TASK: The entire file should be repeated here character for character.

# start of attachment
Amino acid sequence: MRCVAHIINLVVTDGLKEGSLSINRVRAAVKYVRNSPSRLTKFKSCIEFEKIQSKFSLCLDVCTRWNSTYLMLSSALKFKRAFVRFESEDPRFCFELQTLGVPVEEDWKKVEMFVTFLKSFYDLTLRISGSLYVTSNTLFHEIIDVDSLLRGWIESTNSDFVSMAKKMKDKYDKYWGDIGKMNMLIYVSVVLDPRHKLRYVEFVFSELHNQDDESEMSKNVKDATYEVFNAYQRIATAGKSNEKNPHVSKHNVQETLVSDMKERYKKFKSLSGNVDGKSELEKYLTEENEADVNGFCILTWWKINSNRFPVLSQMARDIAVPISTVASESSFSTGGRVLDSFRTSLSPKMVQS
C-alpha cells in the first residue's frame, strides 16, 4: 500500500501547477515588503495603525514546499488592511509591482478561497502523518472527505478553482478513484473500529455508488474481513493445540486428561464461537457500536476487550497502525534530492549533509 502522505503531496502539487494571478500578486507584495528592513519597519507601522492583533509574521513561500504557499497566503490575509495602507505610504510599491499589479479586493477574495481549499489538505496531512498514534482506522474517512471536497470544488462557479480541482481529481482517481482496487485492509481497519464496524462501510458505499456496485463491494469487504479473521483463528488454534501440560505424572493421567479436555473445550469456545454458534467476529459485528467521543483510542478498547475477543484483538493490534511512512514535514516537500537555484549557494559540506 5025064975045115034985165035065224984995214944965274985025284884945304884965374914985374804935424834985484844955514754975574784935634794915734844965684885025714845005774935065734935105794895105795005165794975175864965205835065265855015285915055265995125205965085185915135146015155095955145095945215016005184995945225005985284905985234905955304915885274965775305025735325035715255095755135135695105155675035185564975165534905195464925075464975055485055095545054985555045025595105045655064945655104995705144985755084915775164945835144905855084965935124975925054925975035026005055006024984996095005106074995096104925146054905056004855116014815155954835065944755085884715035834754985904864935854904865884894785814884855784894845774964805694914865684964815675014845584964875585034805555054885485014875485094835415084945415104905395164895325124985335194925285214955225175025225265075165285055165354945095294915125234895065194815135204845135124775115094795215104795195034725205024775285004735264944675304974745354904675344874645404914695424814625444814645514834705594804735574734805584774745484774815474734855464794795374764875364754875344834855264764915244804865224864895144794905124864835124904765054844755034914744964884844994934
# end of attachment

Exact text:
Amino acid sequence: MRCVAHIINLVVTDGLKEGSLSINRVRAAVKYVRNSPSRLTKFKSCIEFEKIQSKFSLCLDVCTRWNSTYLMLSSALKFKRAFVRFESEDPRFCFELQTLGVPVEEDWKKVEMFVTFLKSFYDLTLRISGSLYVTSNTLFHEIIDVDSLLRGWIESTNSDFVSMAKKMKDKYDKYWGDIGKMNMLIYVSVVLDPRHKLRYVEFVFSELHNQDDESEMSKNVKDATYEVFNAYQRIATAGKSNEKNPHVSKHNVQETLVSDMKERYKKFKSLSGNVDGKSELEKYLTEENEADVNGFCILTWWKINSNRFPVLSQMARDIAVPISTVASESSFSTGGRVLDSFRTSLSPKMVQS
C-alpha cells in the first residue's frame, strides 16, 4: 500500500501547477515588503495603525514546499488592511509591482478561497502523518472527505478553482478513484473500529455508488474481513493445540486428561464461537457500536476487550497502525534530492549533509 502522505503531496502539487494571478500578486507584495528592513519597519507601522492583533509574521513561500504557499497566503490575509495602507505610504510599491499589479479586493477574495481549499489538505496531512498514534482506522474517512471536497470544488462557479480541482481529481482517481482496487485492509481497519464496524462501510458505499456496485463491494469487504479473521483463528488454534501440560505424572493421567479436555473445550469456545454458534467476529459485528467521543483510542478498547475477543484483538493490534511512512514535514516537500537555484549557494559540506 5025064975045115034985165035065224984995214944965274985025284884945304884965374914985374804935424834985484844955514754975574784935634794915734844965684885025714845005774935065734935105794895105795005165794975175864965205835065265855015285915055265995125205965085185915135146015155095955145095945215016005184995945225005985284905985234905955304915885274965775305025735325035715255095755135135695105155675035185564975165534905195464925075464975055485055095545054985555045025595105045655064945655104995705144985755084915775164945835144905855084965935124975925054925975035026005055006024984996095005106074995096104925146054905056004855116014815155954835065944755085884715035834754985904864935854904865884894785814884855784894845774964805694914865684964815675014845584964875585034805555054885485014875485094835415084945415104905395164895325124985335194925285214955225175025225265075165285055165354945095294915125234895065194815135204845135124775115094795215104795195034725205024775285004735264944675304974745354904675344874645404914695424814625444814645514834705594804735574734805584774745484774815474734855464794795374764875364754875344834855264764915244804865224864895144794905124864835124904765054844755034914744964884844994934